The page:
two-page note detailing the problems and again suggesting, more forcefully
this time, that maybe writing wasn’t for him.
Phil is a nice guy, so we
worried that we’d been too hard on him. But a week later he showed up at
our office, waving that familiar sheaf of papers and insisting that the
book was marketable—extremely marketable. He was sure that any publisher
would pay a $15,000 advance for it and that we were crazy for not acting
as his agent. He tried to badger us into taking on his project. We
literally had to shove him out the door.
We doubt that you’ll ever see a
book with Phil’s name on it. Phil, you see, has fallen for that fairy tale
that plagues so many beginners: that publishers read all their mail,
combing for new writers to discover and turn into overnight millionaires.
Last we heard, he was making plans for giving seminars on how to achieve
Writing is easy. Anyone who can talk, spell and hit a
keyboard can write. What makes a writer into an author is having been
published—and the world’s definition of being published is having at least
several strangers put down money to read what you have to say. If you want
to be an author (and you must if you’re reading this book) we can do for
you what we did for Mike and tried to do for Phil. We can tell you what
the publishing industry is really like and how you can tell what it won’t
publish. We can tell you how to go about preparing your books so that
publishers will consider them for publication. We can warn you of dangers
and pitfalls and suggest alternative ways to get your book in print,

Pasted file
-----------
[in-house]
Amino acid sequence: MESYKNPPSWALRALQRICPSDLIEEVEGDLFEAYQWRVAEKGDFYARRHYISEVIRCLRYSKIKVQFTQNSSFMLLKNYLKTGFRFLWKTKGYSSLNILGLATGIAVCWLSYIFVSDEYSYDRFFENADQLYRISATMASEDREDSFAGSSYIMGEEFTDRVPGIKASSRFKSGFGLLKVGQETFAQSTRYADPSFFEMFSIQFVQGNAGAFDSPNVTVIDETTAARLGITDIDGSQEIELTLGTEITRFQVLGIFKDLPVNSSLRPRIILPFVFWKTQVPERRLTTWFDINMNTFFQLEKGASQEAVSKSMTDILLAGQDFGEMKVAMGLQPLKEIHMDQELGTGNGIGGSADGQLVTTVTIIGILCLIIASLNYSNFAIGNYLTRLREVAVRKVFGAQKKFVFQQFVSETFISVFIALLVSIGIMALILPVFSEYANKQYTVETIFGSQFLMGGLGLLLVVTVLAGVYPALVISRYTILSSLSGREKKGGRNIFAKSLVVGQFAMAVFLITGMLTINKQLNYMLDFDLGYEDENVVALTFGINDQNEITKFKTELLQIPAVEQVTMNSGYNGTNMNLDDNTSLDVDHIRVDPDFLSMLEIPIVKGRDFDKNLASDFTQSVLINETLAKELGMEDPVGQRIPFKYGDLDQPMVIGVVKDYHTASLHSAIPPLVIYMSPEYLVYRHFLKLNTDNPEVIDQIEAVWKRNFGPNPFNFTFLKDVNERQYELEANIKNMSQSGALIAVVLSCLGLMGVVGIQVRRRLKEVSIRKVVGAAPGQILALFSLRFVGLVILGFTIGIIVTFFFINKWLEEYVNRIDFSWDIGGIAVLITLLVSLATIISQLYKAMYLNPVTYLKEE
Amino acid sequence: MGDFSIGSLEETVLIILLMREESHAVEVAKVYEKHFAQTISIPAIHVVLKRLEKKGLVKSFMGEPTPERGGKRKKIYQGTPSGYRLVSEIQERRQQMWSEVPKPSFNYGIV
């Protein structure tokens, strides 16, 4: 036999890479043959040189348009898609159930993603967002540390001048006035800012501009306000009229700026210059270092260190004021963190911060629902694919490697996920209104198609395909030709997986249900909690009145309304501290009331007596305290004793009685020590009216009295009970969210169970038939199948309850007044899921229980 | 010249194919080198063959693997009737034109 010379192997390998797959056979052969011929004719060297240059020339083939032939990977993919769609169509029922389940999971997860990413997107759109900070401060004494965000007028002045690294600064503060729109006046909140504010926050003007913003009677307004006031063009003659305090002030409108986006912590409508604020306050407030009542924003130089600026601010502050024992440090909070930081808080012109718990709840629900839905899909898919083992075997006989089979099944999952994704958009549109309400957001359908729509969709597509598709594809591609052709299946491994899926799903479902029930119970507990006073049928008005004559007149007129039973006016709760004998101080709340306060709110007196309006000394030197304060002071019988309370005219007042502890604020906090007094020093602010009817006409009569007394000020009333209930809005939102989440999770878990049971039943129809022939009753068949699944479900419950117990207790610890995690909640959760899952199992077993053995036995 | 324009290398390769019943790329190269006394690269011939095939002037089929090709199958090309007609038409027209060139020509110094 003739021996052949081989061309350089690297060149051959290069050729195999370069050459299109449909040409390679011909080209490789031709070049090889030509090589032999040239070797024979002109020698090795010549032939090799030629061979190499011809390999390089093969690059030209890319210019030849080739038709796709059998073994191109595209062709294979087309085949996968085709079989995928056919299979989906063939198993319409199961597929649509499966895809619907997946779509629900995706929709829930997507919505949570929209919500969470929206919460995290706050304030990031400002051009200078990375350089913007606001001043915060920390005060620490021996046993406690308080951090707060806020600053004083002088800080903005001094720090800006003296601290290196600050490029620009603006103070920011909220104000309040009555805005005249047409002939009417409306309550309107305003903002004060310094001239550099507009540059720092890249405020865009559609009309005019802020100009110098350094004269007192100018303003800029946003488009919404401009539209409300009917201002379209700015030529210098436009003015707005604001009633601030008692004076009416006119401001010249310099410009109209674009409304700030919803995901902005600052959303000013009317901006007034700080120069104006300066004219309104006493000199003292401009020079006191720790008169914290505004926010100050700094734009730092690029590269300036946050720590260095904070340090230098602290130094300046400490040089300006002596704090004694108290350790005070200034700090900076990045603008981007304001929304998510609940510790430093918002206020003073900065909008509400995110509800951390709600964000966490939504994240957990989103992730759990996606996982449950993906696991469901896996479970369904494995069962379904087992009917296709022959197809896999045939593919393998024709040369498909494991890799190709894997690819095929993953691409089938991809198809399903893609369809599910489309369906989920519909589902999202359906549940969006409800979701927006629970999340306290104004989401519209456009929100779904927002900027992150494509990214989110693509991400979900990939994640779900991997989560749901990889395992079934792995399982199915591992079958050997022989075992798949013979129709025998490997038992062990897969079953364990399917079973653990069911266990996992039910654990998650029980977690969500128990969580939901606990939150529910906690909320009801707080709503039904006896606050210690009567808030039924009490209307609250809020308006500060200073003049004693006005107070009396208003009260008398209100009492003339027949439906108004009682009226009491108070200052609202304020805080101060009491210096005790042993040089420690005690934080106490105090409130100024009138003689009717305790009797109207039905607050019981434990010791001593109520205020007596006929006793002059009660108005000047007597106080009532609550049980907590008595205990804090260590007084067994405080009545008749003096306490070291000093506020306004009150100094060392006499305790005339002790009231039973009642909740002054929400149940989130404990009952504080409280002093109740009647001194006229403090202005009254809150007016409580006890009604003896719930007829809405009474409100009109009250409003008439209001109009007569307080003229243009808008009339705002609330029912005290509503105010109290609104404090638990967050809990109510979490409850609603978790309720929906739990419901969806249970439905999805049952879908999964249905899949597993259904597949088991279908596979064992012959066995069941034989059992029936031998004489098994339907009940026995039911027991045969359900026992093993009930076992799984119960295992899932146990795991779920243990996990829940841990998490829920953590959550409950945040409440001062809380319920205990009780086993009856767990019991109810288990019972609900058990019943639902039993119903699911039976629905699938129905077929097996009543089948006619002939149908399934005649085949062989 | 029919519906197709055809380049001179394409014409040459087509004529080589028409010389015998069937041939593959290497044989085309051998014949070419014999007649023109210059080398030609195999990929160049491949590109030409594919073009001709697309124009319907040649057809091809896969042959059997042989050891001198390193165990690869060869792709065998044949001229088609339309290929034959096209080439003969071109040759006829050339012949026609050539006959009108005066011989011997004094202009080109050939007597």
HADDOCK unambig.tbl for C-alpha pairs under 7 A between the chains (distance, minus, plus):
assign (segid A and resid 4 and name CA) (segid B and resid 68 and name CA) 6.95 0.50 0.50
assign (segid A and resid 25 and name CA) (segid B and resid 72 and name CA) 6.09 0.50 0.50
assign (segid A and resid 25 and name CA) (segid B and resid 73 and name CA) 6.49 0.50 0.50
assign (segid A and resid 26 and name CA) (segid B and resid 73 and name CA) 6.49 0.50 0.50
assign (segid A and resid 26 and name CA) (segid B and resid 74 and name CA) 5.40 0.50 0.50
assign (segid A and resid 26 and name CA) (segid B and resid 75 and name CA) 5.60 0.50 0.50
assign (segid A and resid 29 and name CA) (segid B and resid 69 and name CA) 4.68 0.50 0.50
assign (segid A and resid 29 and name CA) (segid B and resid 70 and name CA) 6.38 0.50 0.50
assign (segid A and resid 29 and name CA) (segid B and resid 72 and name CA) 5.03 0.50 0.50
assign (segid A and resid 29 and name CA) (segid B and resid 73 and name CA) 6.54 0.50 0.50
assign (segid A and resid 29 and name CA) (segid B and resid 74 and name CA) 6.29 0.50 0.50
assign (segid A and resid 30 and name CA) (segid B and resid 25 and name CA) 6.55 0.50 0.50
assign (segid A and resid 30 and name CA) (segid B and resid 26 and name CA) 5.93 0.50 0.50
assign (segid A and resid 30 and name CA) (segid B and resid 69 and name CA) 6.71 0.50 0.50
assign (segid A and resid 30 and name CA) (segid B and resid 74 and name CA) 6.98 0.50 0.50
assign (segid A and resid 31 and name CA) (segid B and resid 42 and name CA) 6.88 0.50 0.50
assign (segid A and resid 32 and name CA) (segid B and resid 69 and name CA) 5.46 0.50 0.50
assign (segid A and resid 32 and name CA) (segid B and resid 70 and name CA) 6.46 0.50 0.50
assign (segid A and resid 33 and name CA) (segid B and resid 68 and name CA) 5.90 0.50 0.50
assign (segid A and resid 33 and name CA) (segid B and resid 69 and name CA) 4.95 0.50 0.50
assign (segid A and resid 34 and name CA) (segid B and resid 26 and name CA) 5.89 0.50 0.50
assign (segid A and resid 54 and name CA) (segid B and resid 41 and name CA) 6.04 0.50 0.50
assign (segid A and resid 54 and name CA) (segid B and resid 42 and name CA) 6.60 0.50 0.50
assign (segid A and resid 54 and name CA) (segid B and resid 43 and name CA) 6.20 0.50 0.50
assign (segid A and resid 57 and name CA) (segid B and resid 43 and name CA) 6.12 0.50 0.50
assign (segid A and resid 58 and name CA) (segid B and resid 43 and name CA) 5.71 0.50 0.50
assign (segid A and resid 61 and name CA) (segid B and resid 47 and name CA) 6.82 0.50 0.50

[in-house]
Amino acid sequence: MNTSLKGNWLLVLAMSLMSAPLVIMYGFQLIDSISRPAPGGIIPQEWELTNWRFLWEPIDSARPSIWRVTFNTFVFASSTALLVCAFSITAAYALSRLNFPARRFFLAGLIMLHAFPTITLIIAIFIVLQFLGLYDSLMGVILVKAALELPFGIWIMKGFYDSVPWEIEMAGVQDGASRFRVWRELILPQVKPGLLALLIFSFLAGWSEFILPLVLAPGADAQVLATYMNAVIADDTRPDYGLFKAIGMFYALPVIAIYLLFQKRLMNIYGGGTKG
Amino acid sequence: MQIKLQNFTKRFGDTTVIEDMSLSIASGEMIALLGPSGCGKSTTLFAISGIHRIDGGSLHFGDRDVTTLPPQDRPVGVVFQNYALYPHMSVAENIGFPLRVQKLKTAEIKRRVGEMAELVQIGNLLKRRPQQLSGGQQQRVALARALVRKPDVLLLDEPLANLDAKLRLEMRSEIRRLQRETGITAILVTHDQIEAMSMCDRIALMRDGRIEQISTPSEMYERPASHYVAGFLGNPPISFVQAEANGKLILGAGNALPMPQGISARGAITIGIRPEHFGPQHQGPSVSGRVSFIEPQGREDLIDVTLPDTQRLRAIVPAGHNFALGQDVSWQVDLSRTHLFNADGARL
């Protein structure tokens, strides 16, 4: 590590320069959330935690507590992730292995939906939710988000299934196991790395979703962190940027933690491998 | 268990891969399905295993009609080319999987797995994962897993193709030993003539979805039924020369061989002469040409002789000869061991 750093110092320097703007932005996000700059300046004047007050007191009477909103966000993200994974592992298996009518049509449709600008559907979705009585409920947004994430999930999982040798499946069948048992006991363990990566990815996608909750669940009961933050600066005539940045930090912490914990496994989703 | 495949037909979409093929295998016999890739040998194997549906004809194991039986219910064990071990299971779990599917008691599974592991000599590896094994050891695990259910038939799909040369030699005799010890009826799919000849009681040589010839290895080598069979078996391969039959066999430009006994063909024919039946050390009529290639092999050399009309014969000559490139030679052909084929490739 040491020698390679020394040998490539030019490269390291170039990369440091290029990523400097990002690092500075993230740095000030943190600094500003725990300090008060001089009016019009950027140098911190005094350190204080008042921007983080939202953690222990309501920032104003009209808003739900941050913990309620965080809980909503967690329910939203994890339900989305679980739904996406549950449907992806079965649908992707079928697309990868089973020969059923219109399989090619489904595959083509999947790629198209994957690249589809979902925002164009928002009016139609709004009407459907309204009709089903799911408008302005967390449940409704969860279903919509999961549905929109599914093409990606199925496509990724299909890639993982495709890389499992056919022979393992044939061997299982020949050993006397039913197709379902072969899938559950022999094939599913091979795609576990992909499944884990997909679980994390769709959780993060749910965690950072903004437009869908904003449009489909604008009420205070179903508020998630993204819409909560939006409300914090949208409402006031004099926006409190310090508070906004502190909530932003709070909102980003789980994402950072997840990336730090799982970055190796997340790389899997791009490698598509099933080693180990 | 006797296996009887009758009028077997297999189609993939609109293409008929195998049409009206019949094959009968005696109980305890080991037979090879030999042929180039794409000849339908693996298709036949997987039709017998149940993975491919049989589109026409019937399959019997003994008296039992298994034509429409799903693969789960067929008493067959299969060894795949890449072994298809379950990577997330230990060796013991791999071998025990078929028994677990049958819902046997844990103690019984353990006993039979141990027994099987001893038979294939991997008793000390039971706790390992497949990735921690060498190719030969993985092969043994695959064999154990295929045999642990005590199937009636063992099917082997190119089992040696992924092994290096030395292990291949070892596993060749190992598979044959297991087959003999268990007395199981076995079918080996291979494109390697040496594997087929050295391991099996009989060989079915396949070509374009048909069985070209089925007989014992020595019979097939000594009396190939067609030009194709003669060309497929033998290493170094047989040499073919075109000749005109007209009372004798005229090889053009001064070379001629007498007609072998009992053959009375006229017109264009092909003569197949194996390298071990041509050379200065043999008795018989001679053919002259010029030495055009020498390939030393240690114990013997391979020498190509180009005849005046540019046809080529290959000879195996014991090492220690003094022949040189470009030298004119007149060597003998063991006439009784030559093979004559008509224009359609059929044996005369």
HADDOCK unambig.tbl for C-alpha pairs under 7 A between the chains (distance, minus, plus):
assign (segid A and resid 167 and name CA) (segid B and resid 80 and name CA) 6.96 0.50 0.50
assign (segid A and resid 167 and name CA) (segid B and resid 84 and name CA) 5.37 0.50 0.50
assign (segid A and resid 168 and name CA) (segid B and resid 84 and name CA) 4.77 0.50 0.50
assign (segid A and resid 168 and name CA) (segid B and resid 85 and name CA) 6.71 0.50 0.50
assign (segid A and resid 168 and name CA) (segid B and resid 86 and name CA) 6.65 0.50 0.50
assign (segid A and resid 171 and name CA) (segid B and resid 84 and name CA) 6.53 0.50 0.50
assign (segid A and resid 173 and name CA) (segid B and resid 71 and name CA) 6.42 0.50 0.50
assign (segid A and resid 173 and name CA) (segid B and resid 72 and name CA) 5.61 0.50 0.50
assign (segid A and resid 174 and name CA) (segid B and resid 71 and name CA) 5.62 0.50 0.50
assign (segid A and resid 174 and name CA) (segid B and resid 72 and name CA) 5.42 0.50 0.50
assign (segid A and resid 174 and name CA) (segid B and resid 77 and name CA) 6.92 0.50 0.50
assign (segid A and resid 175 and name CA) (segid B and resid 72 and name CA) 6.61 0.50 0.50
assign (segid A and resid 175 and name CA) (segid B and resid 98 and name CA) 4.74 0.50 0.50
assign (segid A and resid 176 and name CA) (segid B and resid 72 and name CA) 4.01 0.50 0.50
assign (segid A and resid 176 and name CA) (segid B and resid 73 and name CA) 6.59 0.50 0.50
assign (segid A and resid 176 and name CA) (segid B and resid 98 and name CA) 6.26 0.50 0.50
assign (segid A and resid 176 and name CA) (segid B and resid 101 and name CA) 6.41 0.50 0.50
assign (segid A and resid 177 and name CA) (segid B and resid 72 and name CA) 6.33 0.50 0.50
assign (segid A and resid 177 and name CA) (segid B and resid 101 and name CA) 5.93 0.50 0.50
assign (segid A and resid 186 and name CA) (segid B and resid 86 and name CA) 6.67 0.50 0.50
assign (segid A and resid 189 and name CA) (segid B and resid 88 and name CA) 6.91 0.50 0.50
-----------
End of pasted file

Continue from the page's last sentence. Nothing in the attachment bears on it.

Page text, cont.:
depending on whether your goal is to be recognized or to be read. We can
tell you of others’ experiences so you won’t be surprised at the hard work
and frustrations that may lie ahead.
We can’t tell you what to write—and
we wouldn’t want to—though we can tell you how to prepare your books for
publication. We’ve also left out the inspirational truisms and pep-talks
that fill some books on writing. But if, like Mike, you’re receptive, we
can hold out the realistic promise that—after trial and error, after
learning your craft, after the frustration and dejection that come with
any totally new endeavor—you’re going to publish a book.
credentials? We’ve been writing books since 1972. We’ve shared what we
learned about the publishing industry by teaching in classes and at
writers’ conferences, and our students have published both nonfiction
books and novels. Our view of the publishers is an author’s view, similar
to the poet Byron’s, who once gave his publisher a Bible with the word
“robber” describing Barabbas in John 18:40 crossed out and the word
“publisher” written in. But our facts are as accurate as we can make them.
Let’s begin by exploding some myths about the publishing industry. It’s as
important for a writer to understand publishing as for a stockbroker to
understand how the market operates.
Traditional Publishing Houses
According to R.R. Bowker, the official agency that monitors the United
States book industry, in 2002 there were 52,847 U.S. book publishers who
published 150,000 new book titles or editions. Most were one- or two-book
publishers (see Chapter Five)—here today, gone tomorrow. The rest range in
size from vest-pocket operations that bring out one new title every couple
of years, on up to Random House, a conglomerate that integrates under one
corporate umbrella Bantam Dell Publishing Group, the Crown Publishing
Group, the Doubleday Broadway Publishing Group, the Knopf Publishing Group
and more, each Group consisting of several “publishers”—and Random House
itself a division of Bertelsmann, a Germany-based company that also, at
this writing, owns BMG and RCA’s music recording division.
regards its books as treasures or considers each manuscript just one more
property, every profit-seeking publisher tries to purchase book
manuscripts cheaply and sell finished books at maximum markup.